Ceoltaí Oirialla - Songs of Oriel
Pádraigín Ní Uallacháin has restored, renewed and recorded over 40 songs in Irish, from the Oriel song tradition, songs which has been buried in manuscript and archives. They are now sung by many other traditional singers, and performed at the annual Oireachtas na Gaeilge Arts Festival.
Oriel singers now feature among the award winners of sean-nós singing at this festival.
A New Cultural Heritage Website: OrielArts.com
In October 2017 an innovative website of Oriel song and instrumental music was created and launched by Pádraigín Ní Uallacháin. It was funded by An Chomhairle Ealaíona/The Arts Council and researched and edited by her.
It has over 150 pages of music and information, 40 videos, lyrics, translations manuscripts and images based on her 2004 publication, A Hidden Ulster - people, songs and traditions of Oriel.
It has been received with tremendous enthusiasm and acclamation in both national and local media. Find our more by visiting OrielArts.com.
- Journal of Music, November 2017
Major New Resource on Oriel Music and Culture Launched
- Irish News, October 2017
Oriel Arts project a hugely impressive showcase of northern music and song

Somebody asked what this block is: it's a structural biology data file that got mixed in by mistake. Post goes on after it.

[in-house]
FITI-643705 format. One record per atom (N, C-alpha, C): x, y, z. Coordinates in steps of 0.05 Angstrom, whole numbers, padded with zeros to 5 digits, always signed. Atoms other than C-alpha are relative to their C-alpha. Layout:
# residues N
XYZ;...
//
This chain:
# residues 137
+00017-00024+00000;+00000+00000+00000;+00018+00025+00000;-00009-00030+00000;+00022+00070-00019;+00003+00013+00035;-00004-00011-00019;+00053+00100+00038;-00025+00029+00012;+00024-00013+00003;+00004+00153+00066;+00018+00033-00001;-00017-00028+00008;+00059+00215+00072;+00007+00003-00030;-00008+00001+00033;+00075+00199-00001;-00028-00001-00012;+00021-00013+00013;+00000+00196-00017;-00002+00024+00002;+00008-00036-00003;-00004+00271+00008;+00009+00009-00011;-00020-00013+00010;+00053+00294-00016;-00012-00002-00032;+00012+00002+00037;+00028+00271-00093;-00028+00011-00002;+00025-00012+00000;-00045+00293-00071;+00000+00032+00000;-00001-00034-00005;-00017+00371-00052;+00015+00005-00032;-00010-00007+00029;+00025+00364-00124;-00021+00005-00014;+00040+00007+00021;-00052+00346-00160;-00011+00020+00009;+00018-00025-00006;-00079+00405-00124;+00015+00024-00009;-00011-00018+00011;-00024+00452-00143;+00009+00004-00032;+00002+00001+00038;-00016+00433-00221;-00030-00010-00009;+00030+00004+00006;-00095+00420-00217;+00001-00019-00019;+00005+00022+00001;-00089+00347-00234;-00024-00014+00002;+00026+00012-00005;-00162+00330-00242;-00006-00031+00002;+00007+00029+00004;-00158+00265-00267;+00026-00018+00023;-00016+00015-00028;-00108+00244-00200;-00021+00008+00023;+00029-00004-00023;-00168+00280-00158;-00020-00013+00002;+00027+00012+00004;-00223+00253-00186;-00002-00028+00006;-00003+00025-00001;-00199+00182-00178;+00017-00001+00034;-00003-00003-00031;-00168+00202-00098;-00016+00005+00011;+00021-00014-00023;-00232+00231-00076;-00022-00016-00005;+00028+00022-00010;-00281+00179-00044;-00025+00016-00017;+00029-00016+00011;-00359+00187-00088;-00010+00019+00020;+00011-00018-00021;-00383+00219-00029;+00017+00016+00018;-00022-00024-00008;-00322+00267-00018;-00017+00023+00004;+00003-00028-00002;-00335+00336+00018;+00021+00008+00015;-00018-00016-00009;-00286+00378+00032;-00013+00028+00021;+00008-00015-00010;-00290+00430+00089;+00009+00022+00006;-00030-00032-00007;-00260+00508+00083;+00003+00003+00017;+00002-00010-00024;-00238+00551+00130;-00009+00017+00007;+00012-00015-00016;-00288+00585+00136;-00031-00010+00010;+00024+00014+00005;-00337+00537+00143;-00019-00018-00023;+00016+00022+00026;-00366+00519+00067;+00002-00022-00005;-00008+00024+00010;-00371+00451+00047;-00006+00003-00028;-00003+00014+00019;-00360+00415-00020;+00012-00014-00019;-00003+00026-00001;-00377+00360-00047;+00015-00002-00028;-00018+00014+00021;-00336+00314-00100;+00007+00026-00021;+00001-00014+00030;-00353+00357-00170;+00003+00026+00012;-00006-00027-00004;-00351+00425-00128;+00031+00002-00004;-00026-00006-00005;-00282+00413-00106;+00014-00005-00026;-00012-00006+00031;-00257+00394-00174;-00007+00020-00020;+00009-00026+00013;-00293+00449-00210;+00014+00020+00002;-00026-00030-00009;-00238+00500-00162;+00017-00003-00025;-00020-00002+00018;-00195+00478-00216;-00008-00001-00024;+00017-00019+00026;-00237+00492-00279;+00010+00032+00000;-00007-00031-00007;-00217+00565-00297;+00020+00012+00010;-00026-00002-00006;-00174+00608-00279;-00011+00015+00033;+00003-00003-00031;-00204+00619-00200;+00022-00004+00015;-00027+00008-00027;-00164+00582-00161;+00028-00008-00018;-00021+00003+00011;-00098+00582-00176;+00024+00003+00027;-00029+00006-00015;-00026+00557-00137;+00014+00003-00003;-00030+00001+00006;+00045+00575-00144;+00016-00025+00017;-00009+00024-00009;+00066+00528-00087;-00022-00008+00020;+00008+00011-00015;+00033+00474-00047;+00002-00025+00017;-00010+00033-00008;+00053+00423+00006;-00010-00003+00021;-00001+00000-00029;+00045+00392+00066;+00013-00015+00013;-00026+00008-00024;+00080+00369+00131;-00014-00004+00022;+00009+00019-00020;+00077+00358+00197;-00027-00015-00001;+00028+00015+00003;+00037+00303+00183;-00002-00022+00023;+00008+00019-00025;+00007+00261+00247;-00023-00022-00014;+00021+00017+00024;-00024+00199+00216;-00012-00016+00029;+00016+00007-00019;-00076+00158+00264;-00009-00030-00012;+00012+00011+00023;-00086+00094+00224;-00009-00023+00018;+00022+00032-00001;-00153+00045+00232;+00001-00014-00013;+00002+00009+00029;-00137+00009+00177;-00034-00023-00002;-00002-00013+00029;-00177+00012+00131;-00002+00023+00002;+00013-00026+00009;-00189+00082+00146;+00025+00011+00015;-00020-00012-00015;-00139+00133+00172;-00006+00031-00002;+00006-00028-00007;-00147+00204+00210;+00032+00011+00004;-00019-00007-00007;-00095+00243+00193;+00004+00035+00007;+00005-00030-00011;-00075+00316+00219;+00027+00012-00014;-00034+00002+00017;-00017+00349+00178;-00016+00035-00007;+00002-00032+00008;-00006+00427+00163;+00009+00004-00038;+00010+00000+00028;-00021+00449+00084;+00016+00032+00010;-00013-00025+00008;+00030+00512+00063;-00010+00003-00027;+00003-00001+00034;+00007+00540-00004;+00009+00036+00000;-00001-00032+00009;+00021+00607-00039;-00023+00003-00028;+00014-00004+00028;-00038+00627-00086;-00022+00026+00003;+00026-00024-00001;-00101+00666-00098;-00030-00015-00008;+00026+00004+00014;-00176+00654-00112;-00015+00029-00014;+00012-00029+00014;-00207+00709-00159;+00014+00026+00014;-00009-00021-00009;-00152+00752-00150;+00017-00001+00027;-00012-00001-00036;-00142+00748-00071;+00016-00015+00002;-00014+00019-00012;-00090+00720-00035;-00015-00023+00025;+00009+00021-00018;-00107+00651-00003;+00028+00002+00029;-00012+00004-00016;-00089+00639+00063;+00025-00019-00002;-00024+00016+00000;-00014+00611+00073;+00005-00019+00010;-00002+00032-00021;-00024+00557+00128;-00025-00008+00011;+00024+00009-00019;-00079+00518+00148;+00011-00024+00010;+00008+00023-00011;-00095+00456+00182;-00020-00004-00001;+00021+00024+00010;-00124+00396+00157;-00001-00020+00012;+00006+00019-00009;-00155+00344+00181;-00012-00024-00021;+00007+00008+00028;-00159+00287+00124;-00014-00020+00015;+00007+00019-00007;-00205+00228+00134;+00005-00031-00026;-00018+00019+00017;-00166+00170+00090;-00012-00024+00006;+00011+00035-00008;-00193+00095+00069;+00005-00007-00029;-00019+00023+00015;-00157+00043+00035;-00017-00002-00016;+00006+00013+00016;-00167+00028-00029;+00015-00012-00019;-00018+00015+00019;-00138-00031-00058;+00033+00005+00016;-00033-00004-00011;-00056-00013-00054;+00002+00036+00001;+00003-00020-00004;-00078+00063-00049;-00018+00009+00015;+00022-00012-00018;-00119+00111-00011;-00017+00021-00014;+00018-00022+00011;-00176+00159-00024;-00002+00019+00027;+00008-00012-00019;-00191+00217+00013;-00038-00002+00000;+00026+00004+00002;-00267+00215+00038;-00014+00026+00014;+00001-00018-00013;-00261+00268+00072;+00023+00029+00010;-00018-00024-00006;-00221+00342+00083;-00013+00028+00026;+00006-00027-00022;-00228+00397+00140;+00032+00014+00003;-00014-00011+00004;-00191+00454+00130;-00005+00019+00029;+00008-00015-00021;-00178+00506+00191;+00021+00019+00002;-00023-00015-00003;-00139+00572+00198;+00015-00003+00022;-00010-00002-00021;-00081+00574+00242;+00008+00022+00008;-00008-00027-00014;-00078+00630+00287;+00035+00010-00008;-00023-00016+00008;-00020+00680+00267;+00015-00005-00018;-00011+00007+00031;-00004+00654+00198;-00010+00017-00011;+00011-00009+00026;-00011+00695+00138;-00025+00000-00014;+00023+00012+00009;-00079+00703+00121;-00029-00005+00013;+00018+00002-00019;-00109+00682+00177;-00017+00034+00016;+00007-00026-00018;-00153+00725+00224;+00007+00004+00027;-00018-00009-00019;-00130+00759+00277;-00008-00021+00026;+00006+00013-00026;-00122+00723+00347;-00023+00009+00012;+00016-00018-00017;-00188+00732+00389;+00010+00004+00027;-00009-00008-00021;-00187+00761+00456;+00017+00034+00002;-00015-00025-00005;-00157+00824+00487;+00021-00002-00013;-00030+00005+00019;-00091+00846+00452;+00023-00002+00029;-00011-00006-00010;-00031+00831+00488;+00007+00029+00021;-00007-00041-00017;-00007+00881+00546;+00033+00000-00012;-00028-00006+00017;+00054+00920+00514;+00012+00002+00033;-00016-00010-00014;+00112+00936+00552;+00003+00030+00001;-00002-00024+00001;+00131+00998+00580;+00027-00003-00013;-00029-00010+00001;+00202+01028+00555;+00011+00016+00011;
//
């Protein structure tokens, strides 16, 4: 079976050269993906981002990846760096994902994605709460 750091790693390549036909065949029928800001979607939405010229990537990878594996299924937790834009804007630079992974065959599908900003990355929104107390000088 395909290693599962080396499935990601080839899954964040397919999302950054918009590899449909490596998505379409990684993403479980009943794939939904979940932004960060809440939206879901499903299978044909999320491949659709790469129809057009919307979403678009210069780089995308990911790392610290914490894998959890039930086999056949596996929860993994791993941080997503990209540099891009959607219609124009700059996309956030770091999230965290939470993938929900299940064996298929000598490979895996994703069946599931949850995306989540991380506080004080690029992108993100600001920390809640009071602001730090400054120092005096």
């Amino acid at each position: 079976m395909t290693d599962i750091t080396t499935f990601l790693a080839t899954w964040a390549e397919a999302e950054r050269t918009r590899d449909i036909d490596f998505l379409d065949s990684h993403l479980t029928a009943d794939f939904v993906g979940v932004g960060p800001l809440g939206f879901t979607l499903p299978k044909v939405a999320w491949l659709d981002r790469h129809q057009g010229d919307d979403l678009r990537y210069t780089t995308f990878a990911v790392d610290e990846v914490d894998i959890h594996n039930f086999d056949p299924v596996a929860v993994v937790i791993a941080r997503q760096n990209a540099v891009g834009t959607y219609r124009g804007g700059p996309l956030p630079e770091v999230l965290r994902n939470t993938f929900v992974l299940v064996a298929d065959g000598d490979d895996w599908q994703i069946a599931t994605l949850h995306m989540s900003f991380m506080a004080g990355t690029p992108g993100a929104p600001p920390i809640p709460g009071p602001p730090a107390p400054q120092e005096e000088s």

- Argus, October 2017
Pádraigín's website a labour of love
- Dundalk Democrat, December 2017
- Cross Examiner December 2017
A Hidden Ulster - People, songs and traditions of Oriel
Published by Four Courts Press, Dublin 2003, A Hidden Ulster was shortlisted for the 2005 Michaelis-Jena Ratcliff Prize in Folklore and Folklife.
This book is the first major study of the song-tradition of Oriel, a region which straddles the borders of southeast Ulster and north Leinster and which was the centre of literature in Leath Choinn, the northern half of Ireland from the end of the 17th century to the middle of the 19th century.
It is an account, despite the loss of the Irish language as the common vernacular within living memory, of the survival of an ancient Gaelic song-tradition, which the author herself has inherited and which had absorbed the literary works of the poets and harpers of southeast Ulster. She brings together the disparate work of many early 20th-century collectors, of varied religious backgrounds, and recreates what was once a vibrant and vital song tradition.
Pádraigín Ní Uallacháin draws on many traditions associated with the songs: markets, patterns, seasonal folk drama; keening and wakes; harpers, poets, patrons and chieftains and includes vision poems, laments, courtly songs, dance songs, and occupational songs.
Written in English, A Hidden Ulster includes the texts of 54 songs in Irish, with translations and their respective airs; richly illustrated with photographs, maps, and music notation, the catalogue section also includes facsimiles of recently located dance-music manuscripts.